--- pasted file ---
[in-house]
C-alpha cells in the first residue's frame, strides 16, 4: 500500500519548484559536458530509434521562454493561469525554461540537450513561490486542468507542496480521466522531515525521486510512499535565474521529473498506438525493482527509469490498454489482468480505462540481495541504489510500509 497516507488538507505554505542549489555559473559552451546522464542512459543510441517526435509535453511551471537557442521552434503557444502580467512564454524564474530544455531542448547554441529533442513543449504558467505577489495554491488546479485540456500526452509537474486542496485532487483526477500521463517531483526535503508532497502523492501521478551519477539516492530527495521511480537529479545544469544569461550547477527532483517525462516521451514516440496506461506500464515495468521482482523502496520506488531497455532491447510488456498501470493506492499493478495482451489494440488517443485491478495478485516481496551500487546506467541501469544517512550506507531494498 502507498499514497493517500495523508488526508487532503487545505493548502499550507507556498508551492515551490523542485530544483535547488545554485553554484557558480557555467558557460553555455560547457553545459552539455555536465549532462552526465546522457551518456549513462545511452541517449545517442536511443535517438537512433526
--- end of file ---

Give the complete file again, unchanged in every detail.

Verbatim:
[in-house]
C-alpha cells in the first residue's frame, strides 16, 4: 500500500519548484559536458530509434521562454493561469525554461540537450513561490486542468507542496480521466522531515525521486510512499535565474521529473498506438525493482527509469490498454489482468480505462540481495541504489510500509 497516507488538507505554505542549489555559473559552451546522464542512459543510441517526435509535453511551471537557442521552434503557444502580467512564454524564474530544455531542448547554441529533442513543449504558467505577489495554491488546479485540456500526452509537474486542496485532487483526477500521463517531483526535503508532497502523492501521478551519477539516492530527495521511480537529479545544469544569461550547477527532483517525462516521451514516440496506461506500464515495468521482482523502496520506488531497455532491447510488456498501470493506492499493478495482451489494440488517443485491478495478485516481496551500487546506467541501469544517512550506507531494498 502507498499514497493517500495523508488526508487532503487545505493548502499550507507556498508551492515551490523542485530544483535547488545554485553554484557558480557555467558557460553555455560547457553545459552539455555536465549532462552526465546522457551518456549513462545511452541517449545517442536511443535517438537512433526